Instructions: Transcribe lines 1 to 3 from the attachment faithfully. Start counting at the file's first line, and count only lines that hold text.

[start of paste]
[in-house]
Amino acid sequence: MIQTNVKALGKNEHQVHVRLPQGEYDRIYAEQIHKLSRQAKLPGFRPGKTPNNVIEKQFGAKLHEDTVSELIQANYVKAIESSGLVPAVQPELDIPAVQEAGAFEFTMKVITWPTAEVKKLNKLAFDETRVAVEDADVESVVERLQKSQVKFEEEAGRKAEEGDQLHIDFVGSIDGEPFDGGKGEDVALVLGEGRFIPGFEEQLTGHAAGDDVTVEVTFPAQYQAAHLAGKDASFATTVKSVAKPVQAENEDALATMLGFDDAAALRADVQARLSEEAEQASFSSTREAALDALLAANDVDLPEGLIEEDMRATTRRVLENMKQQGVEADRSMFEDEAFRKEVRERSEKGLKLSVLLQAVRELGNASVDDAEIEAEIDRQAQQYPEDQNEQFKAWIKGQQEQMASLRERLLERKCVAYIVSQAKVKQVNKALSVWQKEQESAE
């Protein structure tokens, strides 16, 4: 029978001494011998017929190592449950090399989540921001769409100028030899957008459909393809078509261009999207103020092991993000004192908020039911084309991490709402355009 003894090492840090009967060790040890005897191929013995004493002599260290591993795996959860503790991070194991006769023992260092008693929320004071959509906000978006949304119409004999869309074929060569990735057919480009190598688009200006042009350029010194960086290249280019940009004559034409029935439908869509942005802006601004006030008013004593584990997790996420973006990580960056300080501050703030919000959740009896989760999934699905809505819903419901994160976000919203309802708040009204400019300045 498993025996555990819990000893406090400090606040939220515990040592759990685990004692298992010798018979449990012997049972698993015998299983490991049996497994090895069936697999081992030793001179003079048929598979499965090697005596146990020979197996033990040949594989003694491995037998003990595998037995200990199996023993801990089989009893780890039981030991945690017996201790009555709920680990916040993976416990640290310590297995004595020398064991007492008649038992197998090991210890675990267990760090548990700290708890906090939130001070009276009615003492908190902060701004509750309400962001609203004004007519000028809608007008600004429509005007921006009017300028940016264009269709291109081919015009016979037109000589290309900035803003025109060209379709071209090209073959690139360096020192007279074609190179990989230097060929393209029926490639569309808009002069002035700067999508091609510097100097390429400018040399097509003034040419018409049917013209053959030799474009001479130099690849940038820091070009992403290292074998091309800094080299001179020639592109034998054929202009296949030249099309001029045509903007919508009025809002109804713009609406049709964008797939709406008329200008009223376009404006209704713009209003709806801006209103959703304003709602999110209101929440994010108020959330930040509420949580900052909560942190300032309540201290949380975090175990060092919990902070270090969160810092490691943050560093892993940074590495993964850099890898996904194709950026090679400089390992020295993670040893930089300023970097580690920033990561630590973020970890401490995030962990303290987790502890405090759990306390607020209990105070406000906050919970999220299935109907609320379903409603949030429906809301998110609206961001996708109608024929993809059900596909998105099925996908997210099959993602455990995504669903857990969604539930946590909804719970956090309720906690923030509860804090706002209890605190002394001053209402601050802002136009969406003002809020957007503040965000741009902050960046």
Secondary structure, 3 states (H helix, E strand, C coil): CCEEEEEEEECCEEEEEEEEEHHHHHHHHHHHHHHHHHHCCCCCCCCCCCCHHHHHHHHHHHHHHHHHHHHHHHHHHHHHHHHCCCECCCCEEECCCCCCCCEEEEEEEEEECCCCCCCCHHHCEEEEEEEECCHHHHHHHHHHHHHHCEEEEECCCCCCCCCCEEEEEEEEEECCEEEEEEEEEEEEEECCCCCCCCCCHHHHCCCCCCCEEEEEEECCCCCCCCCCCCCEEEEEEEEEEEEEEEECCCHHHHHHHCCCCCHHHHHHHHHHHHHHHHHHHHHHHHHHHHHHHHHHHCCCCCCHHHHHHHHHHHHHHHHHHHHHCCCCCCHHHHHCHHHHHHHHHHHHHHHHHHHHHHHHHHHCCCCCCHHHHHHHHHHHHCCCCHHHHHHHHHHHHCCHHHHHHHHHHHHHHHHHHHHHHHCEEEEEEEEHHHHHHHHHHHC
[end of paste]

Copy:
[in-house]
Amino acid sequence: MIQTNVKALGKNEHQVHVRLPQGEYDRIYAEQIHKLSRQAKLPGFRPGKTPNNVIEKQFGAKLHEDTVSELIQANYVKAIESSGLVPAVQPELDIPAVQEAGAFEFTMKVITWPTAEVKKLNKLAFDETRVAVEDADVESVVERLQKSQVKFEEEAGRKAEEGDQLHIDFVGSIDGEPFDGGKGEDVALVLGEGRFIPGFEEQLTGHAAGDDVTVEVTFPAQYQAAHLAGKDASFATTVKSVAKPVQAENEDALATMLGFDDAAALRADVQARLSEEAEQASFSSTREAALDALLAANDVDLPEGLIEEDMRATTRRVLENMKQQGVEADRSMFEDEAFRKEVRERSEKGLKLSVLLQAVRELGNASVDDAEIEAEIDRQAQQYPEDQNEQFKAWIKGQQEQMASLRERLLERKCVAYIVSQAKVKQVNKALSVWQKEQESAE
């Protein structure tokens, strides 16, 4: 029978001494011998017929190592449950090399989540921001769409100028030899957008459909393809078509261009999207103020092991993000004192908020039911084309991490709402355009 003894090492840090009967060790040890005897191929013995004493002599260290591993795996959860503790991070194991006769023992260092008693929320004071959509906000978006949304119409004999869309074929060569990735057919480009190598688009200006042009350029010194960086290249280019940009004559034409029935439908869509942005802006601004006030008013004593584990997790996420973006990580960056300080501050703030919000959740009896989760999934699905809505819903419901994160976000919203309802708040009204400019300045 498993025996555990819990000893406090400090606040939220515990040592759990685990004692298992010798018979449990012997049972698993015998299983490991049996497994090895069936697999081992030793001179003079048929598979499965090697005596146990020979197996033990040949594989003694491995037998003990595998037995200990199996023993801990089989009893780890039981030991945690017996201790009555709920680990916040993976416990640290310590297995004595020398064991007492008649038992197998090991210890675990267990760090548990700290708890906090939130001070009276009615003492908190902060701004509750309400962001609203004004007519000028809608007008600004429509005007921006009017300028940016264009269709291109081919015009016979037109000589290309900035803003025109060209379709071209090209073959690139360096020192007279074609190179990989230097060929393209029926490639569309808009002069002035700067999508091609510097100097390429400018040399097509003034040419018409049917013209053959030799474009001479130099690849940038820091070009992403290292074998091309800094080299001179020639592109034998054929202009296949030249099309001029045509903007919508009025809002109804713009609406049709964008797939709406008329200008009223376009404006209704713009209003709806801006209103959703304003709602999110209101929440994010108020959330930040509420949580900052909560942190300032309540201290949380975090175990060092919990902070270090969160810092490691943050560093892993940074590495993964850099890898996904194709950026090679400089390992020295993670040893930089300023970097580690920033990561630590973020970890401490995030962990303290987790502890405090759990306390607020209990105070406000906050919970999220299935109907609320379903409603949030429906809301998110609206961001996708109608024929993809059900596909998105099925996908997210099959993602455990995504669903857990969604539930946590909804719970956090309720906690923030509860804090706002209890605190002394001053209402601050802002136009969406003002809020957007503040965000741009902050960046």